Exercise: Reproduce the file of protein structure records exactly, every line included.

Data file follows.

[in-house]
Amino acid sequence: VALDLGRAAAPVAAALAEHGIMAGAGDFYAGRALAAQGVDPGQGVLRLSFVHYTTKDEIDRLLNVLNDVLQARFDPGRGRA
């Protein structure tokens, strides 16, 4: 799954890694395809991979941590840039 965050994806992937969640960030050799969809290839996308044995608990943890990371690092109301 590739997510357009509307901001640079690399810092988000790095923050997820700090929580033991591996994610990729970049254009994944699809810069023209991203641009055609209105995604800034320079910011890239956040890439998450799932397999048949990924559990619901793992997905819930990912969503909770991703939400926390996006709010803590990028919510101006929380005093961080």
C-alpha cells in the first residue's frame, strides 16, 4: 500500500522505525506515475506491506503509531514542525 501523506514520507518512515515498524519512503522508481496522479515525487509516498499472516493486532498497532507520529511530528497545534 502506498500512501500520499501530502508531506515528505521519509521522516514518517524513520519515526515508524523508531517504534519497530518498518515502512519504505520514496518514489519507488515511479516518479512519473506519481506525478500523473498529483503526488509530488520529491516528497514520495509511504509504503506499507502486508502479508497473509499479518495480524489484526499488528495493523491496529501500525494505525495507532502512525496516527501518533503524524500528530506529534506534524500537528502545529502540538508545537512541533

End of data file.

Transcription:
[in-house]
Amino acid sequence: VALDLGRAAAPVAAALAEHGIMAGAGDFYAGRALAAQGVDPGQGVLRLSFVHYTTKDEIDRLLNVLNDVLQARFDPGRGRA
């Protein structure tokens, strides 16, 4: 799954890694395809991979941590840039 965050994806992937969640960030050799969809290839996308044995608990943890990371690092109301 590739997510357009509307901001640079690399810092988000790095923050997820700090929580033991591996994610990729970049254009994944699809810069023209991203641009055609209105995604800034320079910011890239956040890439998450799932397999048949990924559990619901793992997905819930990912969503909770991703939400926390996006709010803590990028919510101006929380005093961080």
C-alpha cells in the first residue's frame, strides 16, 4: 500500500522505525506515475506491506503509531514542525 501523506514520507518512515515498524519512503522508481496522479515525487509516498499472516493486532498497532507520529511530528497545534 502506498500512501500520499501530502508531506515528505521519509521522516514518517524513520519515526515508524523508531517504534519497530518498518515502512519504505520514496518514489519507488515511479516518479512519473506519481506525478500523473498529483503526488509530488520529491516528497514520495509511504509504503506499507502486508502479508497473509499479518495480524489484526499488528495493523491496529501500525494505525495507532502512525496516527501518533503524524500528530506529534506534524500537528502545529502540538508545537512541533